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What Ever: A Living Novel by Heather Woodbury + Author Profile [in Bloomsbury Review]

What EverListening to the Voices on the Street: A Profile of Performance Artist & Novelist Heather Woodbury

What would eventually become What Ever: A Living Novel first began as a behemoth dare. In 1994, Heather Woodbury, a performance artist with an incredible gift for mimicry, was challenged by her “bestest friend and fairest cohort,” Dudley Saunders, to “write and perform all new material every week for a year.” Never one to pass up a test, Woodbury spent 37 consecutive Wednesdays from September 1994 to May 1995 at The Fort, a New York East Village club, where she brought to life an unforgettable cast of characters. Looking back, says Woodbury, “I didn’t necessarily expect to have a story with interconnected characters, but by the end, I found that I had tricked myself into writing a whole narrative.”

From the resulting 20-plus hours of performance, Saunders miraculously culled a 10-hour, eight-act, four-night “performance novel,” which morphed into Woodbury’s signature one-woman show, What Ever: An American Odyssey. In the decade since its birth, Woodbury has toured What Ever throughout the United States and Europe, most recently with stops in New York, Washington, DC, and Austin. Part soap opera, part social commentary, part dysfunctional family drama, What Ever is every story, every plot line rolled seamlessly into an epic quest for the answerable that moves from coast to coast, from boardroom to beach, with every stop in between—a true testament to the end of the 20th century.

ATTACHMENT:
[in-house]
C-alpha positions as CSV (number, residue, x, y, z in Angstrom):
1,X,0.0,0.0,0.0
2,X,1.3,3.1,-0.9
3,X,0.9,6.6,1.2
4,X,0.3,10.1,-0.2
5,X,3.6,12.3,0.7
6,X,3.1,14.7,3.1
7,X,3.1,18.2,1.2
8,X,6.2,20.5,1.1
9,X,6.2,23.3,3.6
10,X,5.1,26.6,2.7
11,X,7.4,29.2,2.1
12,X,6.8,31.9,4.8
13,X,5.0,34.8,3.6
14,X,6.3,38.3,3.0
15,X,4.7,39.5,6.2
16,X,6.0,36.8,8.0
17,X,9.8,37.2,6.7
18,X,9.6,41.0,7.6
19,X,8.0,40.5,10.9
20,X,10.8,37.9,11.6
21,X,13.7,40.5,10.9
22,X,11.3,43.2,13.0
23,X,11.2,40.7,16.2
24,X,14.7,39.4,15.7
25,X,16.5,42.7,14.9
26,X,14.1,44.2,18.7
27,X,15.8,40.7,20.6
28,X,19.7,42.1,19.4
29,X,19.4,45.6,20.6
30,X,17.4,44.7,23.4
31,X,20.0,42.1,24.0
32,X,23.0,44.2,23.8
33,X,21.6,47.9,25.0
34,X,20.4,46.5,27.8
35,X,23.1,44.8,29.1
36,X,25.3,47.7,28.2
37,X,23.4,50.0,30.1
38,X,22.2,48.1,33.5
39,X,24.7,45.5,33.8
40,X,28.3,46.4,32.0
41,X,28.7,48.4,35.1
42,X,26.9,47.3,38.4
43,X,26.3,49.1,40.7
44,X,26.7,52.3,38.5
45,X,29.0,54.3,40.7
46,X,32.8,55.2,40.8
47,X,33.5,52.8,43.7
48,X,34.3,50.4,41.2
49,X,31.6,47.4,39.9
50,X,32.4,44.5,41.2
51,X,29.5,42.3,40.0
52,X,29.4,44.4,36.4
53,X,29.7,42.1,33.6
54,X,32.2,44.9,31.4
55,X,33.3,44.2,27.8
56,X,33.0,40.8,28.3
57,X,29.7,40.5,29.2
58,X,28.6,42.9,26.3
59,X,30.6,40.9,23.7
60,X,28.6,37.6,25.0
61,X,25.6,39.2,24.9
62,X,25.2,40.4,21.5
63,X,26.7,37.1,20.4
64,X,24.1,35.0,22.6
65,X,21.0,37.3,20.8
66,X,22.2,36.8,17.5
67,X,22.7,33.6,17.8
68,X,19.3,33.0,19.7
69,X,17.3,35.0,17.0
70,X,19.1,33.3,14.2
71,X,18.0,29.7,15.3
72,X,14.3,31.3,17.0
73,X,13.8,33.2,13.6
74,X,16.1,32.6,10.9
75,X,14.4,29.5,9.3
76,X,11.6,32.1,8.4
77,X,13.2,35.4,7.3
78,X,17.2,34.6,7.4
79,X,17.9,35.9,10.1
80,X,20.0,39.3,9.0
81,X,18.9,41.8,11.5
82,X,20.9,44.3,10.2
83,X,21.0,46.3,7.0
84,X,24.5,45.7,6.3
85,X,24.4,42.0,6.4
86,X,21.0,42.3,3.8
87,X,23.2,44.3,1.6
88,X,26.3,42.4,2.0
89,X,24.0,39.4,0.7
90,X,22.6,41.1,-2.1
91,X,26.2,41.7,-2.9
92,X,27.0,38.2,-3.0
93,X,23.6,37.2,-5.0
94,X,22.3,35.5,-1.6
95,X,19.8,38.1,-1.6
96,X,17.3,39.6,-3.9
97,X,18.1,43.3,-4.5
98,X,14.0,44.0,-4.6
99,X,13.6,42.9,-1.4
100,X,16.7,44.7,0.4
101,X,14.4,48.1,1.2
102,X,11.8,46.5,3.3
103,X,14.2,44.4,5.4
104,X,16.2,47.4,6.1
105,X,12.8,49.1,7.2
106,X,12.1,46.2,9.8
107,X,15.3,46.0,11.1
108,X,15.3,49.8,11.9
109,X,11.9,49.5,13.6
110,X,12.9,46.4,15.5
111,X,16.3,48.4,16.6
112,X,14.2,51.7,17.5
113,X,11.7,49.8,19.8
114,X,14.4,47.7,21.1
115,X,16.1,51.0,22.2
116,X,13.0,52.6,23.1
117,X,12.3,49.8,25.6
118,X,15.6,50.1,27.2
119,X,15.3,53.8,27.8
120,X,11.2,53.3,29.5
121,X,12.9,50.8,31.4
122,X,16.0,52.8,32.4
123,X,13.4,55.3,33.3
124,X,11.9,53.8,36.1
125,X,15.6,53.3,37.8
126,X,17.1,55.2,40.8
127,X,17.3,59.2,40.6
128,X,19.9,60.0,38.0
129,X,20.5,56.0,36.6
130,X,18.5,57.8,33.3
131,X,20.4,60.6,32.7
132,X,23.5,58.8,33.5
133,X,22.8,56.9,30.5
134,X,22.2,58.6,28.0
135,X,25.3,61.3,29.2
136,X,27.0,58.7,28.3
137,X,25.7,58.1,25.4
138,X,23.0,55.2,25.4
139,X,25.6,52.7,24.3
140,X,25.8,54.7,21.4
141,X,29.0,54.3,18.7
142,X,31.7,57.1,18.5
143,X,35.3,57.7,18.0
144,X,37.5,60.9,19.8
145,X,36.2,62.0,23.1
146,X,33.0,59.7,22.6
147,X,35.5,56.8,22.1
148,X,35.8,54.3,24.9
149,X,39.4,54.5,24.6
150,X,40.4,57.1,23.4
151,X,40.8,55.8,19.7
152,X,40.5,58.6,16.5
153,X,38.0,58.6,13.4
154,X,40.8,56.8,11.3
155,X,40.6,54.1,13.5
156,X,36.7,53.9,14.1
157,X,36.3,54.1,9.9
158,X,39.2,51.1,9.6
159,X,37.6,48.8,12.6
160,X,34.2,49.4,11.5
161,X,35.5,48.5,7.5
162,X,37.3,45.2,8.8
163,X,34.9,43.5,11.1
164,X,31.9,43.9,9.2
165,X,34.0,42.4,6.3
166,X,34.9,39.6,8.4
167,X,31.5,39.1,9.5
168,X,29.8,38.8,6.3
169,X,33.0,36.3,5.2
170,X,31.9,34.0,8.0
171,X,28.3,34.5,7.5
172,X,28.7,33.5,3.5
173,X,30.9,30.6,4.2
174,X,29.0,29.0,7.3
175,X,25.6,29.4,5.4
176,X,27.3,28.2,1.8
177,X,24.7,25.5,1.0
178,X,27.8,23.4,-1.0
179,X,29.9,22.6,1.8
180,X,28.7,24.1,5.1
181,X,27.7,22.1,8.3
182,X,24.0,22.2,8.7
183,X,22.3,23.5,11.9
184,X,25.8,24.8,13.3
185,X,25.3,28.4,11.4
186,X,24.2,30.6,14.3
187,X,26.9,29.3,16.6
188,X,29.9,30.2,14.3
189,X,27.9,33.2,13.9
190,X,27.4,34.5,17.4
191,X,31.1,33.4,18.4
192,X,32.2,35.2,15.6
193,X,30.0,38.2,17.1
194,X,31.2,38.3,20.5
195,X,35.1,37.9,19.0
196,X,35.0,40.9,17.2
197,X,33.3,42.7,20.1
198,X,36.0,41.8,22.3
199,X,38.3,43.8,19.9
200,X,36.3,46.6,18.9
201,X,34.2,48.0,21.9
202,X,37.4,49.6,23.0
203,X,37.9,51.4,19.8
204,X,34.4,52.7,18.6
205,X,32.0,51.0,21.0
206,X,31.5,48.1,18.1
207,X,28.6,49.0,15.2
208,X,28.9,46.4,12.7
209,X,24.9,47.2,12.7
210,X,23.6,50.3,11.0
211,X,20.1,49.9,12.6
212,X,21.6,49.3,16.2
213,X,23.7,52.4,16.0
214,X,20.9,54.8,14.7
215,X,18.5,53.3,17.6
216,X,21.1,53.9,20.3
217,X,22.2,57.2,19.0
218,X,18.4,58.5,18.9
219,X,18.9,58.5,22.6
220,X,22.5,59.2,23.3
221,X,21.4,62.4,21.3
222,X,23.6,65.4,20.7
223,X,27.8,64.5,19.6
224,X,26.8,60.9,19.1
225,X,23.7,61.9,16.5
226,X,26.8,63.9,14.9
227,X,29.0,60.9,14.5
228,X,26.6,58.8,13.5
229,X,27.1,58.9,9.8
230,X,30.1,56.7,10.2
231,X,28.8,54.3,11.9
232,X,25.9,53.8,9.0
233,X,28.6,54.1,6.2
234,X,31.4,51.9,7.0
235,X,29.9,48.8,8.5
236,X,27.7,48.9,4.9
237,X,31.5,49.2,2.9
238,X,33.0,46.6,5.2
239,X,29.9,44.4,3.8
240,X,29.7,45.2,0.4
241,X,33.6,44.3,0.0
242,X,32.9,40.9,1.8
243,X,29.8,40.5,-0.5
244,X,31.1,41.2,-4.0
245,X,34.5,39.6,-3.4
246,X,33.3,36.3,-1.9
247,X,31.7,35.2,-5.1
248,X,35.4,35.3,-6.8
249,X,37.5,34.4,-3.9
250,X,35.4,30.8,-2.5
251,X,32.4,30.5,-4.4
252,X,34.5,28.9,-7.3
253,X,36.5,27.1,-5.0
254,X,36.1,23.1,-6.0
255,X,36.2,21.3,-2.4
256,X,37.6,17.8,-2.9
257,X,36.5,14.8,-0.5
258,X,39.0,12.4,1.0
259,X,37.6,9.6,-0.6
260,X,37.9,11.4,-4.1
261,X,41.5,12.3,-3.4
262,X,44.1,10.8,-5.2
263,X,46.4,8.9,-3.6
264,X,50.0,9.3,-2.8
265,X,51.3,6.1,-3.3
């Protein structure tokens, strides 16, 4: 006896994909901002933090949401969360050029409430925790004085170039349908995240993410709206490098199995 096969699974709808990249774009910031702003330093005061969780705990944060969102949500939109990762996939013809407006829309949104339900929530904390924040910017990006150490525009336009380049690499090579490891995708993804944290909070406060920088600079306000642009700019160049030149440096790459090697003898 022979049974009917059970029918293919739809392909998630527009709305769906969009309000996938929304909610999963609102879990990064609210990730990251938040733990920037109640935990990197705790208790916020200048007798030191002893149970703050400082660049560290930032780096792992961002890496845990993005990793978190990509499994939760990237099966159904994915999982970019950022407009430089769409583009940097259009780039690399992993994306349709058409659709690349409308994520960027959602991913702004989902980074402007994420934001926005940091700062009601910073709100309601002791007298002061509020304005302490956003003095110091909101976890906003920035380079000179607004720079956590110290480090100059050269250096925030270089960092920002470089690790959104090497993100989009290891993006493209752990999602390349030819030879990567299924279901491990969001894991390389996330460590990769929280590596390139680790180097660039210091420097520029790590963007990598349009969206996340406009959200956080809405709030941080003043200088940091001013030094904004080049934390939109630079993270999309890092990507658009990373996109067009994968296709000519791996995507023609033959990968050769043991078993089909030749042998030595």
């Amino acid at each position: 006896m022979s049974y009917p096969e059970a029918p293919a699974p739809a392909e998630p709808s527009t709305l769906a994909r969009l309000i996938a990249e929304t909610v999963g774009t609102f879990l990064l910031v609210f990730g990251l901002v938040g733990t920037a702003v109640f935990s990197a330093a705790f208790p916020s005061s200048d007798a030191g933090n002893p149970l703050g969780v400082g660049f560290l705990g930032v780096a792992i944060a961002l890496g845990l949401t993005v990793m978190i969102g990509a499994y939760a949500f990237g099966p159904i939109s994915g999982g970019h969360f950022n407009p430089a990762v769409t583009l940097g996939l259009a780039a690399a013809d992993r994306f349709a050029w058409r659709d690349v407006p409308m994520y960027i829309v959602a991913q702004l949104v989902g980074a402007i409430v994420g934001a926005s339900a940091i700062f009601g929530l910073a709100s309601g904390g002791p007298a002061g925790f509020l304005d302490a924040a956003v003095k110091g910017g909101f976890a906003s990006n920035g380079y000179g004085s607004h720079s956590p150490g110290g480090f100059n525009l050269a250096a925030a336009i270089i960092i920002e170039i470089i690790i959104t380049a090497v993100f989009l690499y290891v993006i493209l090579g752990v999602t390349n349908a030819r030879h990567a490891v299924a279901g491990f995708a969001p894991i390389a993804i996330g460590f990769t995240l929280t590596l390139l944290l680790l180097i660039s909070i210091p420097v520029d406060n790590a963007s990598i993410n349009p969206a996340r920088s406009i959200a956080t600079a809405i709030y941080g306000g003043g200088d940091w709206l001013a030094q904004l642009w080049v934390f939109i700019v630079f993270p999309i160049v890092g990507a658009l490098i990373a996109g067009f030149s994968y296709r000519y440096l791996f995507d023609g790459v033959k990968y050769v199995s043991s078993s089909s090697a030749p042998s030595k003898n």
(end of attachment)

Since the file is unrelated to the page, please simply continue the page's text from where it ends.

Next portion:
For those unable to witness the achievement live, there is the 331-page version set to paper and ink, titled What Ever: A Living Novel. The novel captures Woodbury’s varied monologues, with added descriptions of space, characters, and movement. To enhance the experience, Woodbury’s personal website,, allows anyone interested to download one of the eight acts at a time, rotating availability on a daily basis. That’s the theory, anyway, although Woodbury admits, “like the rest of us, those web people are always so busy,” so you might only get Act 3 for several days before someone decides to change the track. But keep going back, because any access to Woodbury’s voices is a major treat. Her astonishing range of over 100 distinct voices is more than inspiring. …[click here for more]

Author profile: The Bloomsbury Review, May/June 2004

Readers: Adult

Published: 2004


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